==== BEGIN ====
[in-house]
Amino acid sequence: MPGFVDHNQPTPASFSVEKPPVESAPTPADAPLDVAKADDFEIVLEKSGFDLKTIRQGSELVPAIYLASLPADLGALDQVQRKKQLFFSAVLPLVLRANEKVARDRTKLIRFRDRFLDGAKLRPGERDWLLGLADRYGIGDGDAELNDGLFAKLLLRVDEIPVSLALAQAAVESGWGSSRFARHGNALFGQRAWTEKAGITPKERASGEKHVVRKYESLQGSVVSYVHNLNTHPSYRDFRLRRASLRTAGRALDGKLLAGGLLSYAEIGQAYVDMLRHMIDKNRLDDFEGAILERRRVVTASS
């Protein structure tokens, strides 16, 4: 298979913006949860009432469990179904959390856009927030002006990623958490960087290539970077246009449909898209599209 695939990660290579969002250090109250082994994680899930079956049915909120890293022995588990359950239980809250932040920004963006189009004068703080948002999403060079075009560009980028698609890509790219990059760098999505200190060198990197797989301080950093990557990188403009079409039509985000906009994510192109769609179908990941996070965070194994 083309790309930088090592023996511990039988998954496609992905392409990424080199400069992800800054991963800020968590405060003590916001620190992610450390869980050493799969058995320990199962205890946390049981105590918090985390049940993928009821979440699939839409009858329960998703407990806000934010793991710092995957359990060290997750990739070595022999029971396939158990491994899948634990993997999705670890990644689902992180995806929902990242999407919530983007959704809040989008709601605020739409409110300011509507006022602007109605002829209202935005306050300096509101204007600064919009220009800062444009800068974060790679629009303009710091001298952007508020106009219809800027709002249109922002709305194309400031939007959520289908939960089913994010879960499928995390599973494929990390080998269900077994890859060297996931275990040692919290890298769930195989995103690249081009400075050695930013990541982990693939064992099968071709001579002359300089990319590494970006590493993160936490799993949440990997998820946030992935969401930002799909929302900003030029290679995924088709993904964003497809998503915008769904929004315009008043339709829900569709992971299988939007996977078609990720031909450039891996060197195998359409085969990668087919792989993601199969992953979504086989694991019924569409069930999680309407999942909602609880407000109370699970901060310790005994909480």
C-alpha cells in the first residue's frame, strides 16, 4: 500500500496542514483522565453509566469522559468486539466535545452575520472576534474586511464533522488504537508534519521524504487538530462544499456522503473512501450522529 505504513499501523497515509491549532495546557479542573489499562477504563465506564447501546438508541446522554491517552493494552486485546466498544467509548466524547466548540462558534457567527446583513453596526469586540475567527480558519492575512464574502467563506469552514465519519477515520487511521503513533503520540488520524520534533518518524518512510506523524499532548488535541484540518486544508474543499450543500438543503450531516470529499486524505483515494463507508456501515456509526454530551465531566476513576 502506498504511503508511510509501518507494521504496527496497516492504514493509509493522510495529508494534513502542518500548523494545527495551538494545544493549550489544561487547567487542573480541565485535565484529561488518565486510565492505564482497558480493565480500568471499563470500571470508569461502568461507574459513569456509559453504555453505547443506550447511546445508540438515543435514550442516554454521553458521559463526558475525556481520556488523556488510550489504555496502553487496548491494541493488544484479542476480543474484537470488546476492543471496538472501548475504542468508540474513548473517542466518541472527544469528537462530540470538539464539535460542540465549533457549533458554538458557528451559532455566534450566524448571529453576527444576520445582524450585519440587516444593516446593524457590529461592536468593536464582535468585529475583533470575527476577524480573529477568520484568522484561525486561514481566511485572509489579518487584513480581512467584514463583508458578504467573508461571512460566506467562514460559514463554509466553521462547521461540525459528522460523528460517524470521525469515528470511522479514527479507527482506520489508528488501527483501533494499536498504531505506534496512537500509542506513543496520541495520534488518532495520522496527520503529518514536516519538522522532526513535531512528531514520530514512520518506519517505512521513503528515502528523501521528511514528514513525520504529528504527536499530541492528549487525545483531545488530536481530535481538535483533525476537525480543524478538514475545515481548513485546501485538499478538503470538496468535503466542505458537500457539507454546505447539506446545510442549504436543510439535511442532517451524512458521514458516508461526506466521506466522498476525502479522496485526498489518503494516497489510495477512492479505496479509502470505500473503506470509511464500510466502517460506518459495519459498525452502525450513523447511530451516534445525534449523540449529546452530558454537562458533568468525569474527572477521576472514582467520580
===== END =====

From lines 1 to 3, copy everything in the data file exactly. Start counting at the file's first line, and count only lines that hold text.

[in-house]
Amino acid sequence: MPGFVDHNQPTPASFSVEKPPVESAPTPADAPLDVAKADDFEIVLEKSGFDLKTIRQGSELVPAIYLASLPADLGALDQVQRKKQLFFSAVLPLVLRANEKVARDRTKLIRFRDRFLDGAKLRPGERDWLLGLADRYGIGDGDAELNDGLFAKLLLRVDEIPVSLALAQAAVESGWGSSRFARHGNALFGQRAWTEKAGITPKERASGEKHVVRKYESLQGSVVSYVHNLNTHPSYRDFRLRRASLRTAGRALDGKLLAGGLLSYAEIGQAYVDMLRHMIDKNRLDDFEGAILERRRVVTASS
């Protein structure tokens, strides 16, 4: 298979913006949860009432469990179904959390856009927030002006990623958490960087290539970077246009449909898209599209 695939990660290579969002250090109250082994994680899930079956049915909120890293022995588990359950239980809250932040920004963006189009004068703080948002999403060079075009560009980028698609890509790219990059760098999505200190060198990197797989301080950093990557990188403009079409039509985000906009994510192109769609179908990941996070965070194994 083309790309930088090592023996511990039988998954496609992905392409990424080199400069992800800054991963800020968590405060003590916001620190992610450390869980050493799969058995320990199962205890946390049981105590918090985390049940993928009821979440699939839409009858329960998703407990806000934010793991710092995957359990060290997750990739070595022999029971396939158990491994899948634990993997999705670890990644689902992180995806929902990242999407919530983007959704809040989008709601605020739409409110300011509507006022602007109605002829209202935005306050300096509101204007600064919009220009800062444009800068974060790679629009303009710091001298952007508020106009219809800027709002249109922002709305194309400031939007959520289908939960089913994010879960499928995390599973494929990390080998269900077994890859060297996931275990040692919290890298769930195989995103690249081009400075050695930013990541982990693939064992099968071709001579002359300089990319590494970006590493993160936490799993949440990997998820946030992935969401930002799909929302900003030029290679995924088709993904964003497809998503915008769904929004315009008043339709829900569709992971299988939007996977078609990720031909450039891996060197195998359409085969990668087919792989993601199969992953979504086989694991019924569409069930999680309407999942909602609880407000109370699970901060310790005994909480």